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New Report Shines Spotlight On Student Loan “Crisis”

Brookings report details “selective” debt crisis; outlines impact of non-traditional borrowers and for-profit colleges.

When many of us think about student loans, we probably visualize a fresh-faced 20-year old striding across a picturesque campus at a traditional four-year school. If we’re thinking about surging student loan defaults however, that visual would be wrong.

Jim Holt, Chief Revenue Officer, Credit Union Student Choice

According to a new report from the Brookings Institution, the so-called student loan crisis in the U.S. is largely concentrated among non-traditional borrowers attending for-profit schools and other non-selective institutions, who have relatively weak educational outcomes and difficulty finding jobs after starting to repay their loans.

The dramatic rise in enrollment at for-profit schools is best exemplified by reviewing the top 25 schools whose students owed the most federal student loan debt. In 2000, only one for-profit institution appeared on this list. In 2014, however, 13 for-profit-schools populated the list. These borrowers owed approximately $109 billion nearly 10% of all federal student loans.

Brookings Report Video Recap

Delinquency Drop Likely

Drawing on a unique set of administrative data on federal student borrowing matched to earnings information from tax records, the groundbreaking report draws a much clearer picture of student debt problems. Booming enrollment at for-profit colleges and two-year schools driven in large part by the recession resulted in millions of former students being ill-prepared to manage their student loan payments. The research showed that half of borrowers exiting school in 2011 had attended a for-profit school or two-year college. In turn, these borrowers represented 70% of federal student loan defaults.

In stark contrast, the report pointed out that most borrowers at traditional four-year schools have relatively low rates of default, solid earnings, and steady employment rates.

The report authors also note that federal student loan delinquency is likely to drop in the future, with a lag of several years, due to several key factors:

  • A significant drop in the number of borrowers who are attending for-profit and two-year schools, due in part to improving economic conditions. (The number of new borrowers at for-profit schools fell by 44% between 2010 and 2014.)
  • Expanded oversight of for-profit institutions.
  • Expanded eligibility and enrollment in income-based repayment plans (available to federal student loan borrowers), which allows borrowers to suspend or make reduced payments when their income falls.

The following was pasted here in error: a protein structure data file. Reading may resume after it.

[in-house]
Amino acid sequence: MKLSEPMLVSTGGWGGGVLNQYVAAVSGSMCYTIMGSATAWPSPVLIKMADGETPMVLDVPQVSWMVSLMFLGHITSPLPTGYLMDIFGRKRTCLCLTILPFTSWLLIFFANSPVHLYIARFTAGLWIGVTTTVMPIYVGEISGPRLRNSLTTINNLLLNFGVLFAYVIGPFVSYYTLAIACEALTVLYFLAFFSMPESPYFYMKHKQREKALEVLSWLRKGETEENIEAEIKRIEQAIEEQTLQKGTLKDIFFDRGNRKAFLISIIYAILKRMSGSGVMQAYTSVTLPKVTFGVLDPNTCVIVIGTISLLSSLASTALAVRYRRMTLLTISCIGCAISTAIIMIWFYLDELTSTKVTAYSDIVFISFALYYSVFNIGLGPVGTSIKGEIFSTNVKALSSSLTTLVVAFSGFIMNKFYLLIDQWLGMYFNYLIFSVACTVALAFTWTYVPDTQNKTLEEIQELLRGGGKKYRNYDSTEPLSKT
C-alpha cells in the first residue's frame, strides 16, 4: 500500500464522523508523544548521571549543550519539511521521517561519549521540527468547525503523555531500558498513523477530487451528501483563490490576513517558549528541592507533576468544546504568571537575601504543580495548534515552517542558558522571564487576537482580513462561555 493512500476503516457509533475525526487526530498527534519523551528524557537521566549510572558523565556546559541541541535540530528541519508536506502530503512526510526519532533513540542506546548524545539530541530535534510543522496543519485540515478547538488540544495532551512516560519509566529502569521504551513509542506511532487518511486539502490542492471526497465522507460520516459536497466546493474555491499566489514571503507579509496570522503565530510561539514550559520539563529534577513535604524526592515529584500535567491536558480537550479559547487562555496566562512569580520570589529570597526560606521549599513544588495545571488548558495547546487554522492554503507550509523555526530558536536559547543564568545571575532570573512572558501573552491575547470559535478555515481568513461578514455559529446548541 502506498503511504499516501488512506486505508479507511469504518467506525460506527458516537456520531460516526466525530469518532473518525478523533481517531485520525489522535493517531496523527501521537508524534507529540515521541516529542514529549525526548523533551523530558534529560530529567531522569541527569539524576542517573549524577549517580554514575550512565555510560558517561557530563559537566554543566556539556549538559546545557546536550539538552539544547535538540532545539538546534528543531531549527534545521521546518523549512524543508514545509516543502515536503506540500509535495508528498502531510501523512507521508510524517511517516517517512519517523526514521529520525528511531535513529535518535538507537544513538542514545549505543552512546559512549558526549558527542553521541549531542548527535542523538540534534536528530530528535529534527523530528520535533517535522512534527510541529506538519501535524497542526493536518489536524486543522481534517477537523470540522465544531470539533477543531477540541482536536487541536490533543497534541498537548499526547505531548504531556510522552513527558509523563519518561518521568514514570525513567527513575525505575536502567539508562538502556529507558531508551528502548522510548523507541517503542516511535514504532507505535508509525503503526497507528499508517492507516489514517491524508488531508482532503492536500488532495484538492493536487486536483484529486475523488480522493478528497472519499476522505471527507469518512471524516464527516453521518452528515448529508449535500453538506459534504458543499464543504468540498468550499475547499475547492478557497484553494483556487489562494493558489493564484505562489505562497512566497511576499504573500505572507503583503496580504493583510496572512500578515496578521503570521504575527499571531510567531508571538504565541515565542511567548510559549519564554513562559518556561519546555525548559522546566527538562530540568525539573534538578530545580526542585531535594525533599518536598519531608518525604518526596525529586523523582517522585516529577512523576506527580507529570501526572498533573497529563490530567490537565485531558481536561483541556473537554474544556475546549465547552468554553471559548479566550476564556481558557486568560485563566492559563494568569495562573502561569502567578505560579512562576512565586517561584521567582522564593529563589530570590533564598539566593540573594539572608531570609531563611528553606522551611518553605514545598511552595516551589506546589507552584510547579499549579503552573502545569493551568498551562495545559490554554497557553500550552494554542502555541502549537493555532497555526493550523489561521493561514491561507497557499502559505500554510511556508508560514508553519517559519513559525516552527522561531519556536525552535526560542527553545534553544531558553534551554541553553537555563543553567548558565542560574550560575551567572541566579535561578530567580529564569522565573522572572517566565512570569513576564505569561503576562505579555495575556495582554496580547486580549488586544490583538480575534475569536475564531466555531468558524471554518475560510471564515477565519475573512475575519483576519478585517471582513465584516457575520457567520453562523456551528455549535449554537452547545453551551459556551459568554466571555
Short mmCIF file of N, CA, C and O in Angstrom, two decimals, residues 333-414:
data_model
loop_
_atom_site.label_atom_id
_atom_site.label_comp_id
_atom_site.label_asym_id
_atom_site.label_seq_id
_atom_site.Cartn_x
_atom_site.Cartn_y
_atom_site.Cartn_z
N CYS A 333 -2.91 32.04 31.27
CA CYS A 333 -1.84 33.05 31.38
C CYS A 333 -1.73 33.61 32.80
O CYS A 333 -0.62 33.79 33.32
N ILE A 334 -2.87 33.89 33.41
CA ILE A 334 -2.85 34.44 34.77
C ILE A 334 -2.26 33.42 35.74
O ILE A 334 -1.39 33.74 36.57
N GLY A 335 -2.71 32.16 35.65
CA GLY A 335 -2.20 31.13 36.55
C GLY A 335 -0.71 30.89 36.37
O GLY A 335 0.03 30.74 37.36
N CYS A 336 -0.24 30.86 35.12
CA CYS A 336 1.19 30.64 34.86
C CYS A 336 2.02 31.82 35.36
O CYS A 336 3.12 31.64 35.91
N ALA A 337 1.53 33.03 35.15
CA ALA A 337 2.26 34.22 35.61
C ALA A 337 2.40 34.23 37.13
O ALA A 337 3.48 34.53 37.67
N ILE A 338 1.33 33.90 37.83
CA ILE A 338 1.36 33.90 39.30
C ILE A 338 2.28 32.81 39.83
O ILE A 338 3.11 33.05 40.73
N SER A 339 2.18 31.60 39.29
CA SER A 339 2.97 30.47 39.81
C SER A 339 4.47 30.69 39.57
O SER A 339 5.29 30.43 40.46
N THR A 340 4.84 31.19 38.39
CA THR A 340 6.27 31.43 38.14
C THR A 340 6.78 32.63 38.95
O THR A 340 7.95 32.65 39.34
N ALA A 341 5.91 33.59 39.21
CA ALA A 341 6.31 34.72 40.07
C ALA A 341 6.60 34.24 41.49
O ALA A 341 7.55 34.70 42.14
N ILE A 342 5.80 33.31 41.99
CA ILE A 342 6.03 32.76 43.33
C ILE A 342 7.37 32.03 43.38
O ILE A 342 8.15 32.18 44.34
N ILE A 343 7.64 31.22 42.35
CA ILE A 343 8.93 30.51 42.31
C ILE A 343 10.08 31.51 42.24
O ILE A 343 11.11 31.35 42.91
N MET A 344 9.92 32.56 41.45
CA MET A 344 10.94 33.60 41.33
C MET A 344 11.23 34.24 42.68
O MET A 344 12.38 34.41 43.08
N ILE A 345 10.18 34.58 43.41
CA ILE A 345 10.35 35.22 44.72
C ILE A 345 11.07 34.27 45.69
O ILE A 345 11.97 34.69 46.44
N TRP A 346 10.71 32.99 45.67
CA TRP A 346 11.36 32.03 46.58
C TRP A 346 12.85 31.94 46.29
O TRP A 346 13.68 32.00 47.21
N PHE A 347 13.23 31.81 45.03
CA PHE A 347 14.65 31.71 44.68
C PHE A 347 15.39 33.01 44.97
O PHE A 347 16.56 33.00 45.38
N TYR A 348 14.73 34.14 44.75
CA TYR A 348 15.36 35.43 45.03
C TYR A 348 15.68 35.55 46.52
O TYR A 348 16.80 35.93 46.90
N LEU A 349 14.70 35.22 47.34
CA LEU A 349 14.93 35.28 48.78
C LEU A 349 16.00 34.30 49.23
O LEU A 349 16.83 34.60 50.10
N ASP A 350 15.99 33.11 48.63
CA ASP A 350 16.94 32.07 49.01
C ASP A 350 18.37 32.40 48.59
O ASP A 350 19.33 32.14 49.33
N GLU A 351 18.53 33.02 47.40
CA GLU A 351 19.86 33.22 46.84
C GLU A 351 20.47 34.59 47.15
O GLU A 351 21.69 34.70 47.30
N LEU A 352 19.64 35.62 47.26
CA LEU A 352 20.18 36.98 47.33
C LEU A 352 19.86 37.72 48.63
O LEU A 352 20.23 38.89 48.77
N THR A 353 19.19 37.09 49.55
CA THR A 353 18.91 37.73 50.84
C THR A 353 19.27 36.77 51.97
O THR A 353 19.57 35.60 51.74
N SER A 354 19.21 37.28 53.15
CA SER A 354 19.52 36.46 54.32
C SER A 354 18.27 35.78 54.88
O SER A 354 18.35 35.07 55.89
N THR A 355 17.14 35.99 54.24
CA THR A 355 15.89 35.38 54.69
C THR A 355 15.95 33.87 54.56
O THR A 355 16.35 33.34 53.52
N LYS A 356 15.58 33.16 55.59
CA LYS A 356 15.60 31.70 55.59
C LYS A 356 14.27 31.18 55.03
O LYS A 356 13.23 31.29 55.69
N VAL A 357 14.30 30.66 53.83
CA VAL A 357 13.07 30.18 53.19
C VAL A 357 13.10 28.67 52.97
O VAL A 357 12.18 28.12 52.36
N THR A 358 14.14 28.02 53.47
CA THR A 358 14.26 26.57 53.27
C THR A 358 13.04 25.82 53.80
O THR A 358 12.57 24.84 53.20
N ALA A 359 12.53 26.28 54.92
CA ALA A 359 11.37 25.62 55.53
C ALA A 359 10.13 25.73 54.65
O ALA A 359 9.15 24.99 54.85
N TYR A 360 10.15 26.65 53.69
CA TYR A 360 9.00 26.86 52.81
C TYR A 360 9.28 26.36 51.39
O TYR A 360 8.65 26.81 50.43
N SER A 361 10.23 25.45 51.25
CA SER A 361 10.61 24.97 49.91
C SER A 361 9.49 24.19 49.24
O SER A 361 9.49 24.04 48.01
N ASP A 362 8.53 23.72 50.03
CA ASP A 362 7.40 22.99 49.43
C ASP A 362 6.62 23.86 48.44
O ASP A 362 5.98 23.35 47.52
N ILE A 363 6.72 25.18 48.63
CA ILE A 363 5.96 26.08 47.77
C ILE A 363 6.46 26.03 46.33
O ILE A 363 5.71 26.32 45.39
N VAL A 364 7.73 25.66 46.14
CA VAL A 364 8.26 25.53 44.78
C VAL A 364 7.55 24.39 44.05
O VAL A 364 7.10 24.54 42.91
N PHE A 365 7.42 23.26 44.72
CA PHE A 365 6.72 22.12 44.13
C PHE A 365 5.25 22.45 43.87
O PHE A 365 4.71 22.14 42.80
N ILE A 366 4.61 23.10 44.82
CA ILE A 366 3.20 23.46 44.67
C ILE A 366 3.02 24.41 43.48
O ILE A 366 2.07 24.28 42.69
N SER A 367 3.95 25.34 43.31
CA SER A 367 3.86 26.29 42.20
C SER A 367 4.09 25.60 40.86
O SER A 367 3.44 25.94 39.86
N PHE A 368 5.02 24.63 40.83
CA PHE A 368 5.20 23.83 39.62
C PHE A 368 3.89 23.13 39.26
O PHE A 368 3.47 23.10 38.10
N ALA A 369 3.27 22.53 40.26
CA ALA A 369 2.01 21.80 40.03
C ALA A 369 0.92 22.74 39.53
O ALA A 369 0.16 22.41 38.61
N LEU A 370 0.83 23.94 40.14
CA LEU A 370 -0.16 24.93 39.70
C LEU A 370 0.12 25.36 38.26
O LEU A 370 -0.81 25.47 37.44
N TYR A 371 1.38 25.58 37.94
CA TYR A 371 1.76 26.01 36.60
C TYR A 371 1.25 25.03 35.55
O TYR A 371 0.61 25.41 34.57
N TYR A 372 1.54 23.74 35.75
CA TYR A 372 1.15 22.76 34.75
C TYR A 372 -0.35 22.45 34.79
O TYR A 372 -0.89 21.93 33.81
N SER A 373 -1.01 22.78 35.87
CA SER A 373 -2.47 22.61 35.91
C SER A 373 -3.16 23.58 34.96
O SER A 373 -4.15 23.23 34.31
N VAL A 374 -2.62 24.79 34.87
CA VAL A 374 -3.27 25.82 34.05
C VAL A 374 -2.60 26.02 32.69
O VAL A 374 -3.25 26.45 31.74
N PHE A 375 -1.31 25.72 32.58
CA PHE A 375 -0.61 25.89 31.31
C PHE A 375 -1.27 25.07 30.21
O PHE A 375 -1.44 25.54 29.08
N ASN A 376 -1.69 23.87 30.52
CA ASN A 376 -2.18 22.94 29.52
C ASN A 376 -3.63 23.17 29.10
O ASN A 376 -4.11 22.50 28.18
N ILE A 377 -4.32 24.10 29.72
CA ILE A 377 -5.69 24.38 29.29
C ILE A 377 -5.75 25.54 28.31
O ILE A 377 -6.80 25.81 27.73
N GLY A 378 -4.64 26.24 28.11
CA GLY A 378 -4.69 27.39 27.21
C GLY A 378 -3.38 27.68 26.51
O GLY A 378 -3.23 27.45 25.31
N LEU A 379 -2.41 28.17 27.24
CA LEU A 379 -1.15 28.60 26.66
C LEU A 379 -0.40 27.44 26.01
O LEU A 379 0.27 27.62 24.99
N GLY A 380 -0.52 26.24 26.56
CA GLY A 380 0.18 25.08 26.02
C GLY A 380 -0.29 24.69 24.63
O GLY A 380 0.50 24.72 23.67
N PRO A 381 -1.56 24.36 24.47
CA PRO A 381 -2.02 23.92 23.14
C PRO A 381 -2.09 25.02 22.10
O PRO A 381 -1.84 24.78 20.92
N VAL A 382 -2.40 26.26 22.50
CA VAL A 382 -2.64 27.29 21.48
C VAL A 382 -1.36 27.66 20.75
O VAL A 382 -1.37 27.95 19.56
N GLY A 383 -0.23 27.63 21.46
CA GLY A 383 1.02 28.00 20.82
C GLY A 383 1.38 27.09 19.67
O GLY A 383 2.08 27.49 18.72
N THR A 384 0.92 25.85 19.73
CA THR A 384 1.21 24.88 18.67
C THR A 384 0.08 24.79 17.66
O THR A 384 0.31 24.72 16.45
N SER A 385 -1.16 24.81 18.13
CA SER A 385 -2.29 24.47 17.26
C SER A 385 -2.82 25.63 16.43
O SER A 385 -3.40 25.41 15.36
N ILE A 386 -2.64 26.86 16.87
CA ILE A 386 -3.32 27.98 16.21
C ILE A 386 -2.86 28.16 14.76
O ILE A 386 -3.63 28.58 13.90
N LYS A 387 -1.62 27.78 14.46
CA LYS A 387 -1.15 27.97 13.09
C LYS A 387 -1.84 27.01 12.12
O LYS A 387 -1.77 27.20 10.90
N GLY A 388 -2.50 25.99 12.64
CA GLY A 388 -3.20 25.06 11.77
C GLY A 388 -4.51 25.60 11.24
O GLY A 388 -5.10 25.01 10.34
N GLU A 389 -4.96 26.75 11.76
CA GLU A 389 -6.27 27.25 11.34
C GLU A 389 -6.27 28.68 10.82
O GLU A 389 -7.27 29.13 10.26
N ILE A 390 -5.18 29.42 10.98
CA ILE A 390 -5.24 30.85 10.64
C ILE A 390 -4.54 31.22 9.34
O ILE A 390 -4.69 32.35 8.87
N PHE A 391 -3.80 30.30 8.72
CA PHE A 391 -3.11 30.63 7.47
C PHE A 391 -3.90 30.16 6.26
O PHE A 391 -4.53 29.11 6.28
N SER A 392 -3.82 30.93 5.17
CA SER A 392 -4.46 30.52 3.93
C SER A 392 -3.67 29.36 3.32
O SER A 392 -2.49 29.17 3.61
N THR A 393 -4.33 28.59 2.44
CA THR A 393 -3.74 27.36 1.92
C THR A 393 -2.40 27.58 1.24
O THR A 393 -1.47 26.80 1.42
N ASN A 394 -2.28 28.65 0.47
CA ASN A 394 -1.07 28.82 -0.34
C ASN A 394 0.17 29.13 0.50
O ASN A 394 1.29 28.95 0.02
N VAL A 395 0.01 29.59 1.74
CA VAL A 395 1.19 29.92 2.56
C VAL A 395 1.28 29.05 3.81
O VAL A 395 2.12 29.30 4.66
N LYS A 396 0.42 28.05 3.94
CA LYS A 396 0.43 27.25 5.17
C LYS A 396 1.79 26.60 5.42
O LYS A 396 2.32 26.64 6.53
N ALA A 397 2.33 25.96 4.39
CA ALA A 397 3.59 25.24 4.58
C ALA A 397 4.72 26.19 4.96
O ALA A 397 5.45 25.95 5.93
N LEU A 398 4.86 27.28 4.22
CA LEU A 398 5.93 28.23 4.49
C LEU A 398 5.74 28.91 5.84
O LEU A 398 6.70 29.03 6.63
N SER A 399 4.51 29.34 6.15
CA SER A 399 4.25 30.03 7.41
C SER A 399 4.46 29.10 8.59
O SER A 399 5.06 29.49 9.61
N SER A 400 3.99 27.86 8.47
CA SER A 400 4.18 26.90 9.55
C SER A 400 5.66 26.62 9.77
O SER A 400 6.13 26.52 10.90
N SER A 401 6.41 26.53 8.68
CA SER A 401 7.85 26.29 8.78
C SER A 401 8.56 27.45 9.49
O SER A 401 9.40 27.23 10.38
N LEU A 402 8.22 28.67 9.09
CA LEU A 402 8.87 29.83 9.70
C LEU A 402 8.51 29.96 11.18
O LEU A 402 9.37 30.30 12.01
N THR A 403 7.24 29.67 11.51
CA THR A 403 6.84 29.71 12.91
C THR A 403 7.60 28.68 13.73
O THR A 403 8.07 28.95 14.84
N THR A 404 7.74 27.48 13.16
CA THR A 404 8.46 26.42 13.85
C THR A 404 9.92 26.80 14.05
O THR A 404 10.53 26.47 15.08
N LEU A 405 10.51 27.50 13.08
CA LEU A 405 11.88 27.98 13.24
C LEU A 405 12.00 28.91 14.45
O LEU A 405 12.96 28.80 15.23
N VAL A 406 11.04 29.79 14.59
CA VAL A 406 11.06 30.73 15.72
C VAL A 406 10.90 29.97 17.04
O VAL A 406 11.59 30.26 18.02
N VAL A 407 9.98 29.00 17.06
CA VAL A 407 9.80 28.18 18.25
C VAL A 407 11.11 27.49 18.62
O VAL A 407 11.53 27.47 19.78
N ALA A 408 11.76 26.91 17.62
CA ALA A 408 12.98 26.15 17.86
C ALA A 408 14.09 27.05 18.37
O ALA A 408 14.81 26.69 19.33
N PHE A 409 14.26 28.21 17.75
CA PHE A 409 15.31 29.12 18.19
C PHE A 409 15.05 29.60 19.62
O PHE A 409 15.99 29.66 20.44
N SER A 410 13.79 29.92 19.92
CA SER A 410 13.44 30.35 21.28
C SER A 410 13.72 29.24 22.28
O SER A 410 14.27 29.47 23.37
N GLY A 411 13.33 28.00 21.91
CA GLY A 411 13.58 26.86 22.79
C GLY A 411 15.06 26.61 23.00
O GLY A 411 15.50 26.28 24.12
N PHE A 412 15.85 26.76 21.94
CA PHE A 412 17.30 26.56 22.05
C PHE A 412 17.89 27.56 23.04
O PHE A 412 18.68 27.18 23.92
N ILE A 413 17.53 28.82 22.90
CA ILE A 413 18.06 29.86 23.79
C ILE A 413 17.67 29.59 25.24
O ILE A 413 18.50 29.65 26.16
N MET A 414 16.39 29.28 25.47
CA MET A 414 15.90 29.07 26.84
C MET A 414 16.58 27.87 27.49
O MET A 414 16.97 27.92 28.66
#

Lessons For Lenders

For credit unions that offer or are considering offering private student loans, the report from Brookings adds much-needed clarity to the murky and often-times sensationalized issue of student debt. While there are certainly broad challenges in the student loan marketplace, the report captures the perfect storm of the great recession and the flood of non-traditional borrowers to for-profit and two-year colleges a trend that has now reversed significantly.

In spite of rising costs, college continues to be a worthy investment that millions of young adults will wisely embark upon every year. According to a Pew Research Center study, in 1979, people with only high school educations earned 77% of what college graduates made. Today, high school graduates earn just 62% of what those with four-year degrees earn a testament to the value of a college degree.

Accordingly, credit unions have a tremendous opportunity to assist families with one of the biggest and most important financial decisions they will ever make. By leveraging their balance-sheet lending capability and incorporating best practices like those listed below, credit unions can craft a program that delivers a superior product tomembers,mitigates risk, and returns positive value to the cooperative.

  • Education:It’s imperative that students and families understand how to responsibly pay for college. Stressing to prospective borrowers the importance of exhausting all lower-cost funding options and connecting them withtoolsthat help them understand the value of a degree is essential.
  • Underwriting: Sensible underwriting criteria that factors in credit score and history, encourages the use of a co-borrower, and takes into account the type of school has a major impact on repayment. Data from credit unions partnered with Student Choice underscore the strong performance of this asset class.
  • Relationships:Lending to students and families within an existing footprint leads to a genuine opportunity for long-term relationships and a younger membership.

College costs are not going down and the need for fair-value education financing is more important than ever. By focusing on the important details that exist behind the headlines, credit unions can play an important role in helping members and redefining value in education finance.

This article is sponsored by a recognized solutions provider in the credit union industry. Callahan & Associates does not endorse vendors or the solutions they offer, and the views and opinions offered here might not reflect those of Callahan. If you are interested in contributing an article on CreditUnions.com, please contact the Callahan team at ads@creditunions.com or 1-800-446-7453.
October 12, 2015

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